ICARUS AND DAEDALUS

A Tale of Greece

Among all those mortals who grew so wise that they learned the secrets of the gods, none was more cunning than Daedalus.

He once built, for King Minos of Crete, a wonderful Labyrinth of winding ways so cunningly tangled up and twisted around that, once inside, you could never find your way out again without a magic clue. But the king’s favor veered with the wind, and one day he had his master architect imprisoned in a tower. Daedalus managed to escape from his cell; but it seemed impossible to leave the island, since every ship that came or went was well guarded by order of the king.

At length, watching the sea-gulls in the air,–the only creatures that were sure of liberty,–he thought of a plan for himself and his young son Icarus, who was captive with him.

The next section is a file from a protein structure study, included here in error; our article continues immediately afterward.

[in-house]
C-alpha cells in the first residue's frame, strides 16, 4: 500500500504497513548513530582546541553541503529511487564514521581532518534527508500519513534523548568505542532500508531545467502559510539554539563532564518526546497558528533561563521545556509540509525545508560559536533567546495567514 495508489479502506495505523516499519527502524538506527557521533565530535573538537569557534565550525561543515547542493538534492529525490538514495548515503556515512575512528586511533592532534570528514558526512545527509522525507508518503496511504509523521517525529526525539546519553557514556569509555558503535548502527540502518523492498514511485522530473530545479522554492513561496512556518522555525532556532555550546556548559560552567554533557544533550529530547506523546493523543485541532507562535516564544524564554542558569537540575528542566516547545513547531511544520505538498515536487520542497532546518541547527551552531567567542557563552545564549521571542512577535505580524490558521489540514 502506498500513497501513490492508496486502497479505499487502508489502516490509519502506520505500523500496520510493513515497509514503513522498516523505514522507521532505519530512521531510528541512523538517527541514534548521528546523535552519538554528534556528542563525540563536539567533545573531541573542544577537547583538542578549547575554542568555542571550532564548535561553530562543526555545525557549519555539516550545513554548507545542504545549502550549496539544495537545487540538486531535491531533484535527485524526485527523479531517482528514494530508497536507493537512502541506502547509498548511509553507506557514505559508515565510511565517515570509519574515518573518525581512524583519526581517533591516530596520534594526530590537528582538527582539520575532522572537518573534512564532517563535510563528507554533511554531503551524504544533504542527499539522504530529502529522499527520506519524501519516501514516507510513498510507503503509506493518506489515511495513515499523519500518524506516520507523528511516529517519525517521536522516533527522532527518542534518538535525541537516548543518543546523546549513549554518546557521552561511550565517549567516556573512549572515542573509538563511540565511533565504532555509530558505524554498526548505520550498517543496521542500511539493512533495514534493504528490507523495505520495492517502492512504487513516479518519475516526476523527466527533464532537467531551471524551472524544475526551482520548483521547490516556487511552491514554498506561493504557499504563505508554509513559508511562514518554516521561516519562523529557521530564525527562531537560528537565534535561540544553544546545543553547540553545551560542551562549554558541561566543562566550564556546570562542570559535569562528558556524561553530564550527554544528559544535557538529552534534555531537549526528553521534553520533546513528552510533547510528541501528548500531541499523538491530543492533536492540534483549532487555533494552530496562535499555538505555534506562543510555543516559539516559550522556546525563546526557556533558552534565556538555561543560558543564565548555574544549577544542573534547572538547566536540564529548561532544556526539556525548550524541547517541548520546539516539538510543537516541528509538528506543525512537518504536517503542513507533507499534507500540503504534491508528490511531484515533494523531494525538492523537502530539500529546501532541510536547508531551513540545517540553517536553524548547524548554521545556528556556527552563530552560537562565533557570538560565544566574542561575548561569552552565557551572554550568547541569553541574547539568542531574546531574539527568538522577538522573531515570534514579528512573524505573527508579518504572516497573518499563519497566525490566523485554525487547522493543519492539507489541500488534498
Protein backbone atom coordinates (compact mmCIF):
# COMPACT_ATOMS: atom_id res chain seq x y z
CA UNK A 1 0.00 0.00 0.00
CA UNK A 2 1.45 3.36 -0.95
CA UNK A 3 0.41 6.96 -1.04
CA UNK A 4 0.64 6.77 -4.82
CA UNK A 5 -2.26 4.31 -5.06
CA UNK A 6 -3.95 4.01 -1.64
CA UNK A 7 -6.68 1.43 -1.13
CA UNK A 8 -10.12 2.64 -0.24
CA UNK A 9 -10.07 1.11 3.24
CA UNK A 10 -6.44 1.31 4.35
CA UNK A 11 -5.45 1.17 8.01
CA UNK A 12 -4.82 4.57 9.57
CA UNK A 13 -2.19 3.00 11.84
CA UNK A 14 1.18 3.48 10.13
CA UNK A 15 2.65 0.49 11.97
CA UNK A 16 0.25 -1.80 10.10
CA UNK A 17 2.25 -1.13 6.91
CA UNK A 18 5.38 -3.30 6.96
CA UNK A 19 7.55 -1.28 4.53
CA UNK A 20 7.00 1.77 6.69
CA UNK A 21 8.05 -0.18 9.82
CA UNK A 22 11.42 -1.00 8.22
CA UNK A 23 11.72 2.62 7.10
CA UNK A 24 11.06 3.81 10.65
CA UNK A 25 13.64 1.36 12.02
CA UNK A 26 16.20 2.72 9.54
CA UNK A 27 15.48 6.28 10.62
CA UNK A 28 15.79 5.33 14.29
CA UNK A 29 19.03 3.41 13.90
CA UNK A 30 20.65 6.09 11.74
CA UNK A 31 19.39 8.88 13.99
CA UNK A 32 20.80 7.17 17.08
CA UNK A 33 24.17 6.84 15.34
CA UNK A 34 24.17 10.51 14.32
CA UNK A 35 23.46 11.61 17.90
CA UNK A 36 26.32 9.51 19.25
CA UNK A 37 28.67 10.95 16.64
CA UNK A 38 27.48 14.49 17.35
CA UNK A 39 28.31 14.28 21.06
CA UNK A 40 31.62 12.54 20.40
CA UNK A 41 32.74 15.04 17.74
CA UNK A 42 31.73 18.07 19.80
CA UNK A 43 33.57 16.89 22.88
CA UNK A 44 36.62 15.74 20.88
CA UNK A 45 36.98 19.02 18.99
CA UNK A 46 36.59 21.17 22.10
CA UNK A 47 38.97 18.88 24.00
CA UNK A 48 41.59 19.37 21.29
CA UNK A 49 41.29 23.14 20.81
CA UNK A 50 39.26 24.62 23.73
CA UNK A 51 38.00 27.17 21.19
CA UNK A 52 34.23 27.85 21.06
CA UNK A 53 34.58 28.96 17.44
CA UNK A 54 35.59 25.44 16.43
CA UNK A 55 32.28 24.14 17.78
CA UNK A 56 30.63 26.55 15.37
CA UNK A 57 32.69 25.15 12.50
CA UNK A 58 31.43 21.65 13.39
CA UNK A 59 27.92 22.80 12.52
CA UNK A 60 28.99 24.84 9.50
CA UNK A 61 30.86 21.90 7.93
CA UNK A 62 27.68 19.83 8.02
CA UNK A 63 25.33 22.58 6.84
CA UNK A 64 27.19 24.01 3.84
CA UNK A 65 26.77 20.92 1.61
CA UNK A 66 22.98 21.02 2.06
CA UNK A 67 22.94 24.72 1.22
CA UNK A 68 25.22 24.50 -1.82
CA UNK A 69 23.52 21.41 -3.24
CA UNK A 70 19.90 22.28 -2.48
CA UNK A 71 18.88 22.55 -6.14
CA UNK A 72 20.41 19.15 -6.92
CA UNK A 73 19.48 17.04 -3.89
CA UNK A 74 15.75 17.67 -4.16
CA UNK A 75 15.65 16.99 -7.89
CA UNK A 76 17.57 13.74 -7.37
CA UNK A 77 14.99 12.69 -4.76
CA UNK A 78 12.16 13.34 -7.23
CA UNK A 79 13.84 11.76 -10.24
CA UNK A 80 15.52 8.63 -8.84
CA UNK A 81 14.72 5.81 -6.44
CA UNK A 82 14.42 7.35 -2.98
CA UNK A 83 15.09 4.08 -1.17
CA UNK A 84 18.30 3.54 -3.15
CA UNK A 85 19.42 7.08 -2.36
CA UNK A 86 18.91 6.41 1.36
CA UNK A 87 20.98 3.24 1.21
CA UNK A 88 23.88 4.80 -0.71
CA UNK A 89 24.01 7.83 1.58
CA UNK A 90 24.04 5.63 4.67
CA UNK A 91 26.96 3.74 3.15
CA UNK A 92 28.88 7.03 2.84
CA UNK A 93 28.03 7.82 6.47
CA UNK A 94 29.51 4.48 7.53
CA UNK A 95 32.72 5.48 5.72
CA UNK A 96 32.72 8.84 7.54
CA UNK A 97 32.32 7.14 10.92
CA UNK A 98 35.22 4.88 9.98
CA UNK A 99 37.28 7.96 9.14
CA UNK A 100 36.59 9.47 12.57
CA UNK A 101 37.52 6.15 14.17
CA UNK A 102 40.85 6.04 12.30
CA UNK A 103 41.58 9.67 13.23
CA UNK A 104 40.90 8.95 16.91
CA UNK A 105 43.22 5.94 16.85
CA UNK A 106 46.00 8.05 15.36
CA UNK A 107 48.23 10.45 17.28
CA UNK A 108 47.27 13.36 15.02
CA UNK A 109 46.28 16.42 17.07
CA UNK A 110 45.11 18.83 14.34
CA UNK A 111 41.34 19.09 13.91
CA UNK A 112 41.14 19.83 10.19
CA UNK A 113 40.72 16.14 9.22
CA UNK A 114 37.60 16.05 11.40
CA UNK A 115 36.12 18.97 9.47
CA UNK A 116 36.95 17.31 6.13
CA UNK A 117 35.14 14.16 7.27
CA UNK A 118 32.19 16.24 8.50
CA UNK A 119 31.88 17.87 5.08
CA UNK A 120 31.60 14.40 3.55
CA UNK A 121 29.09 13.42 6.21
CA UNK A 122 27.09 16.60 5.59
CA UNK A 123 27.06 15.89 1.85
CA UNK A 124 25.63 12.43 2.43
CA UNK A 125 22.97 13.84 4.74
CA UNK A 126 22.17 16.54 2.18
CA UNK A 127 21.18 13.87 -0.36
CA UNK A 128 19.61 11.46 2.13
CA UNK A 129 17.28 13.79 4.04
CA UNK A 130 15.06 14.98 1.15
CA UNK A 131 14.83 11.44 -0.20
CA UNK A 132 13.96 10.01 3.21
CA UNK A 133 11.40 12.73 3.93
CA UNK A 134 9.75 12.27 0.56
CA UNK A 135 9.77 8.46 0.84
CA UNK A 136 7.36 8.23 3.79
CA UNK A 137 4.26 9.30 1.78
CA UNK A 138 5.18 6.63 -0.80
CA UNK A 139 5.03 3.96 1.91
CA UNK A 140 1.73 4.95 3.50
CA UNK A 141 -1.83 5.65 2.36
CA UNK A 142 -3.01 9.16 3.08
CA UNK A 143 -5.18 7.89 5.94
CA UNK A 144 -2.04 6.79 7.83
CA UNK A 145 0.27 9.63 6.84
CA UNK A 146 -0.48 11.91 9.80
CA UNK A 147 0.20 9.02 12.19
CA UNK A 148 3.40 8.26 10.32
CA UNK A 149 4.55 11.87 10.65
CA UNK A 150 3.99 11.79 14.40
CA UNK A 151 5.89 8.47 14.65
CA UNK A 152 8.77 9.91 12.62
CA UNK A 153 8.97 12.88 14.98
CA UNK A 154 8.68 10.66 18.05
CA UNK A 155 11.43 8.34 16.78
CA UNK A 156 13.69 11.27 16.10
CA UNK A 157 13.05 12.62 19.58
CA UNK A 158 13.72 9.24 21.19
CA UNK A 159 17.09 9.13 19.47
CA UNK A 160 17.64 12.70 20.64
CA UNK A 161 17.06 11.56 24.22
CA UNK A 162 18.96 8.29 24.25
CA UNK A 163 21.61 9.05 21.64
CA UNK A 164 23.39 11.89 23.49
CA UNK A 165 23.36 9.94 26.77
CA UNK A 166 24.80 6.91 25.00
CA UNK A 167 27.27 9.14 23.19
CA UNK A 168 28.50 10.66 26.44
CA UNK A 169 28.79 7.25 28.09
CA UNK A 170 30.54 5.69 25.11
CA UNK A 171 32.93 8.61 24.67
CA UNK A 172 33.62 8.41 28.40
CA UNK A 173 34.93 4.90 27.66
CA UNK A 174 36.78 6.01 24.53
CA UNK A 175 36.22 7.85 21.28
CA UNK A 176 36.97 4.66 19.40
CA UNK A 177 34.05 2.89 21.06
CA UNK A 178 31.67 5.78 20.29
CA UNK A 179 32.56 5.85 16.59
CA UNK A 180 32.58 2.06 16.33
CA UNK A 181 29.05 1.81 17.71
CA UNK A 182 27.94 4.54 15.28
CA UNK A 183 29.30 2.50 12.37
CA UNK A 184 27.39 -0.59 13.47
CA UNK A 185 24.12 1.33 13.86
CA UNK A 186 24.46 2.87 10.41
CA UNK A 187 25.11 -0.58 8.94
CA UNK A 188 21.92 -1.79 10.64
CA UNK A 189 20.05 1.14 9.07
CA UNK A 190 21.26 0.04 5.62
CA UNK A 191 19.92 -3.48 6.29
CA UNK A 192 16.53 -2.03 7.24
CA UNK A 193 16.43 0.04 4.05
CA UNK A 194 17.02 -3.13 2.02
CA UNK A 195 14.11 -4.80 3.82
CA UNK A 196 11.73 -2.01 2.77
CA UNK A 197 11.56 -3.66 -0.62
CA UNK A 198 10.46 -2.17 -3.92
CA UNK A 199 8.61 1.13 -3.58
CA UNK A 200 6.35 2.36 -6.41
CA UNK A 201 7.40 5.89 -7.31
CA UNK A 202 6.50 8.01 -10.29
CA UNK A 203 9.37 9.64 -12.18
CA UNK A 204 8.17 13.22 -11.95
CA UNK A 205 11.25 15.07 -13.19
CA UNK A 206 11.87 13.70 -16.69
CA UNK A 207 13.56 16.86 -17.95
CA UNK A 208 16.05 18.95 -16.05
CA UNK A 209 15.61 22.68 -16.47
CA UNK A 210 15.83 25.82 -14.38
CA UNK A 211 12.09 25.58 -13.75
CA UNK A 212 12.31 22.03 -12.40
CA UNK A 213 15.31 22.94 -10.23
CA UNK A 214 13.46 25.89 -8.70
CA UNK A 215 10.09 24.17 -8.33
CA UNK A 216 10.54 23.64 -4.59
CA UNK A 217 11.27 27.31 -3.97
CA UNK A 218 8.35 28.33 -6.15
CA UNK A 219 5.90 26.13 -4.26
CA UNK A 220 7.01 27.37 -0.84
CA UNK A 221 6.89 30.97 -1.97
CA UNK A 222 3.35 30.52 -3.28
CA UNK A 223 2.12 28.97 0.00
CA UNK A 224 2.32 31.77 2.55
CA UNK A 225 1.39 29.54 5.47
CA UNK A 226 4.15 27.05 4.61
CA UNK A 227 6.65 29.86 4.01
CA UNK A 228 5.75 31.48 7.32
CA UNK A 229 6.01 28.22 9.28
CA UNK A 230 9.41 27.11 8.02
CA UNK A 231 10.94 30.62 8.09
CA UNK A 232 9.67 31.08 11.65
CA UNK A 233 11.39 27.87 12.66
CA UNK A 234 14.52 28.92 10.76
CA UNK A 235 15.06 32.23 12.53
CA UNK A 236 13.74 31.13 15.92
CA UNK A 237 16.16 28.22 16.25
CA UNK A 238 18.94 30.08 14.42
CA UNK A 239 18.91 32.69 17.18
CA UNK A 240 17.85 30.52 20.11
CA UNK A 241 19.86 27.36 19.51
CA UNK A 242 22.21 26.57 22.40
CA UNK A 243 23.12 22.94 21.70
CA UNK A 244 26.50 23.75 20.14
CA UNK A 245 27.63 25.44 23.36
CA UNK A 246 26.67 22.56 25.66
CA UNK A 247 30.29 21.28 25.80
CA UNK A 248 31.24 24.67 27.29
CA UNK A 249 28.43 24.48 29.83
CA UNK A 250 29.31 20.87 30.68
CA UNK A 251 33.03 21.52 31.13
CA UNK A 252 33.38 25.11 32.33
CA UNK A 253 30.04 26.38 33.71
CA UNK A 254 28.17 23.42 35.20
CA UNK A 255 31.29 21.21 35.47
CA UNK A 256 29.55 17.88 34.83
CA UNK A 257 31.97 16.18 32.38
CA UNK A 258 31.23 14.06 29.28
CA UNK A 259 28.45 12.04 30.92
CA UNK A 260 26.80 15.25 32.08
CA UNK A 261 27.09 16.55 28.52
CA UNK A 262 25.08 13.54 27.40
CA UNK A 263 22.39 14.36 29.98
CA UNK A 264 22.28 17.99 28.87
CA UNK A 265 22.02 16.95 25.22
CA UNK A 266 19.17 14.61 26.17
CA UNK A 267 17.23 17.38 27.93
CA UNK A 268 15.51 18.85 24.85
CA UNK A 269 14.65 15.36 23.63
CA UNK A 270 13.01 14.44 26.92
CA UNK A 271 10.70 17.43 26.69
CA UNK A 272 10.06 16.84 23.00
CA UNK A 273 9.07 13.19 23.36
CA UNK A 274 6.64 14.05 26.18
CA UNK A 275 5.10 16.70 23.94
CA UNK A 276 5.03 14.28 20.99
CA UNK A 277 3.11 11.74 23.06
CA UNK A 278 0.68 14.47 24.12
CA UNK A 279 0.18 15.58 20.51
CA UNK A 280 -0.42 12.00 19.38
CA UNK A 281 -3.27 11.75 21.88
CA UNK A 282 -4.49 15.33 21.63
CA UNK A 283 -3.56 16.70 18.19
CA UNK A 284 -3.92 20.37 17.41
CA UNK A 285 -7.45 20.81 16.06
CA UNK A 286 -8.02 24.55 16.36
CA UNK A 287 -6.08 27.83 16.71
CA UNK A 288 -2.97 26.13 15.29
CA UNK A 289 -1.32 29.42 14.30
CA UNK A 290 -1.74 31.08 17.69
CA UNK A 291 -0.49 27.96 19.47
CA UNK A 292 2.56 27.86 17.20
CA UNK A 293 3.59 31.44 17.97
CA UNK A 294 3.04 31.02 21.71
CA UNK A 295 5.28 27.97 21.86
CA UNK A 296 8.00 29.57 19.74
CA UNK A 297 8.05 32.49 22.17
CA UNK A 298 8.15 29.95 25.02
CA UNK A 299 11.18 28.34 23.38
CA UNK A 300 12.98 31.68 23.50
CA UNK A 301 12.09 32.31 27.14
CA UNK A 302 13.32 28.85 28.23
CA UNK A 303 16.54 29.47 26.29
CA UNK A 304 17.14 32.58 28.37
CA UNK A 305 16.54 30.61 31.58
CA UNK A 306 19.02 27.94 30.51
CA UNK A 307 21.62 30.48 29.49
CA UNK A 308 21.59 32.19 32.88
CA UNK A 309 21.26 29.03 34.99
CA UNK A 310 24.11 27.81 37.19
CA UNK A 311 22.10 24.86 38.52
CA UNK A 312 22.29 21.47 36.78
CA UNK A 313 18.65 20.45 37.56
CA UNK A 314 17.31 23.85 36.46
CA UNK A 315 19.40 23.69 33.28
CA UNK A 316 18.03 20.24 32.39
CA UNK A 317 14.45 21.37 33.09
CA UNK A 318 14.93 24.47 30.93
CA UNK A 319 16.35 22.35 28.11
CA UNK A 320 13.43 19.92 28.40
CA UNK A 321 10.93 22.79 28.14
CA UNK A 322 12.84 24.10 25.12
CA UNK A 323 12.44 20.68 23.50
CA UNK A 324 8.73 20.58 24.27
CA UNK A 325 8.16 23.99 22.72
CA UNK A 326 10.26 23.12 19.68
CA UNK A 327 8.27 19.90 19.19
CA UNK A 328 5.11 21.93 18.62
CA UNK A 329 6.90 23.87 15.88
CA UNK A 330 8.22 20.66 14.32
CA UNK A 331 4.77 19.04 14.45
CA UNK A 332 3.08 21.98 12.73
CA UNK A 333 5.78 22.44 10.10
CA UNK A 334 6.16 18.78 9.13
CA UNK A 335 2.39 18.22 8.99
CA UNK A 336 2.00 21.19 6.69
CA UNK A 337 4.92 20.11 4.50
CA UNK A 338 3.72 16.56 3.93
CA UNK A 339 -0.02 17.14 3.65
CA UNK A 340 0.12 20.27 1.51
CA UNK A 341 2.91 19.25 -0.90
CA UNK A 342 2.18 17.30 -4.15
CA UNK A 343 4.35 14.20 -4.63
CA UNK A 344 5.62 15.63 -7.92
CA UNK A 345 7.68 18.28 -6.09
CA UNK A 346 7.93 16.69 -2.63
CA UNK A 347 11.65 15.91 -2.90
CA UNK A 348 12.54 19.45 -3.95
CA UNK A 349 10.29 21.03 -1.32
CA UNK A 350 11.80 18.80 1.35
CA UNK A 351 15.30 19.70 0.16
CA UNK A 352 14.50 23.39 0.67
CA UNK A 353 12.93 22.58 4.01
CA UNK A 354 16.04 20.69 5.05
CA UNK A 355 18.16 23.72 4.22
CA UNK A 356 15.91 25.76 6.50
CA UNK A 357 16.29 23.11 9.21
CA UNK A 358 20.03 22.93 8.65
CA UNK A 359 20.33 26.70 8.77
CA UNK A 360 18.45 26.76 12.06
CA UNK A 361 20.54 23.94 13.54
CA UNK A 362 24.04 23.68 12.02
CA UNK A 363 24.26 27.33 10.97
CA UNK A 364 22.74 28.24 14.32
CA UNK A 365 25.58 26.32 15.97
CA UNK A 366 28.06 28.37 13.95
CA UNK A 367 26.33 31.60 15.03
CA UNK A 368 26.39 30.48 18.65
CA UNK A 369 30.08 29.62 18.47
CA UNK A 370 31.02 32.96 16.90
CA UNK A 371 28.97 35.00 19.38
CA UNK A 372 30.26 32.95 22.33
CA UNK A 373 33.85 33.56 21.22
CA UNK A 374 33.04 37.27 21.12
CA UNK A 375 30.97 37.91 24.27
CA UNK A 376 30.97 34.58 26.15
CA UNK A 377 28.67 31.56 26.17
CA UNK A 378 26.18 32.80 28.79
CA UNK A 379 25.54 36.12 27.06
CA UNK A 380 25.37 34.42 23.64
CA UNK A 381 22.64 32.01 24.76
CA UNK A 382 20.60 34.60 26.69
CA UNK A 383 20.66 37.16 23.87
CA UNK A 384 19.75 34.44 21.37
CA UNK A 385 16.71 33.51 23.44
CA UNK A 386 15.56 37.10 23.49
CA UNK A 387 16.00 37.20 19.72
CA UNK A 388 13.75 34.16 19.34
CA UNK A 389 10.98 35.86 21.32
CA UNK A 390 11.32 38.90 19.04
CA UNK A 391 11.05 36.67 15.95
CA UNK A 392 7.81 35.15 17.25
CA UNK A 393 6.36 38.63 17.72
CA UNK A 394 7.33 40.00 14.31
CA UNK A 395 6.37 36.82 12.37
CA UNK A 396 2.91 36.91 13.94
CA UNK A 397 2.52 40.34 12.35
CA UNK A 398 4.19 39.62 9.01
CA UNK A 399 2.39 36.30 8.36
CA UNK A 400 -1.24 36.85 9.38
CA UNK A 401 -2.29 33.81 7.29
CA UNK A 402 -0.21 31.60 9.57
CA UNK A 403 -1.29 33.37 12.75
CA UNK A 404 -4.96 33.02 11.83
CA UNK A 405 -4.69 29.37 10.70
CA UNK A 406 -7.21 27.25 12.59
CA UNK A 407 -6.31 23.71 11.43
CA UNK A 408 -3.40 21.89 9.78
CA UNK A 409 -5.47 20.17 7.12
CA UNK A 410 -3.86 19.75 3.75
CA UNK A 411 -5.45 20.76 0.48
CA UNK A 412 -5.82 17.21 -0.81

Little by little, he gathered a store of feathers great and small. He fastened these together with thread, moulded them in with wax, and so fashioned two great wings like those of a bird. When they were done, Daedalus fitted them to his own shoulders, and after one or two efforts, he found that by waving his arms he could winnow the air and cleave it, as a swimmer does the sea. He held himself aloft, wavered this way and that with the wind, and at last, like a great fledgling, he learned to fly….Read More

Advertisements

Leave a Reply

Fill in your details below or click an icon to log in:

WordPress.com Logo

You are commenting using your WordPress.com account. Log Out /  Change )

Google+ photo

You are commenting using your Google+ account. Log Out /  Change )

Twitter picture

You are commenting using your Twitter account. Log Out /  Change )

Facebook photo

You are commenting using your Facebook account. Log Out /  Change )

w

Connecting to %s